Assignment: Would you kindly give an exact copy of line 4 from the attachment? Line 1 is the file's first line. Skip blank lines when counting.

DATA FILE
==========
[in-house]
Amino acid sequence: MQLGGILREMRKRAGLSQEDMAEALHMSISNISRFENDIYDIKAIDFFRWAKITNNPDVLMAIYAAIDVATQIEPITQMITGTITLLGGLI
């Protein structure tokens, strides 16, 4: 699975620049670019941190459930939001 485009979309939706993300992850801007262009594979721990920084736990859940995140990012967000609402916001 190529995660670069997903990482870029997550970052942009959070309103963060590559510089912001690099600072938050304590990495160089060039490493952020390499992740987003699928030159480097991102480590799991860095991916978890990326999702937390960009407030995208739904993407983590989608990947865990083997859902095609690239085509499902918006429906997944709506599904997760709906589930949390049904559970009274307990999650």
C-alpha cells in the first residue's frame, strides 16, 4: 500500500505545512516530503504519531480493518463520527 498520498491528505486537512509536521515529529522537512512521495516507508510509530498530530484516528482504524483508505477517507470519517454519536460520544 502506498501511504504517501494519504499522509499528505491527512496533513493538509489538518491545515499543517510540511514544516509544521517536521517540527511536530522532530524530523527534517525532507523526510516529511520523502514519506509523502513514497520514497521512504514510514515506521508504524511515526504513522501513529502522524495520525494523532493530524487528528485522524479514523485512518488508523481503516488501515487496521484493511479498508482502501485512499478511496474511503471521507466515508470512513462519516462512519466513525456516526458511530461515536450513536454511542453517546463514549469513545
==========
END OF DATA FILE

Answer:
C-alpha cells in the first residue's frame, strides 16, 4: 500500500505545512516530503504519531480493518463520527 498520498491528505486537512509536521515529529522537512512521495516507508510509530498530530484516528482504524483508505477517507470519517454519536460520544 502506498501511504504517501494519504499522509499528505491527512496533513493538509489538518491545515499543517510540511514544516509544521517536521517540527511536530522532530524530523527534517525532507523526510516529511520523502514519506509523502513514497520514497521512504514510514515506521508504524511515526504513522501513529502522524495520525494523532493530524487528528485522524479514523485512518488508523481503516488501515487496521484493511479498508482502501485512499478511496474511503471521507466515508470512513462519516462512519466513525456516526458511530461515536450513536454511542453517546463514549469513545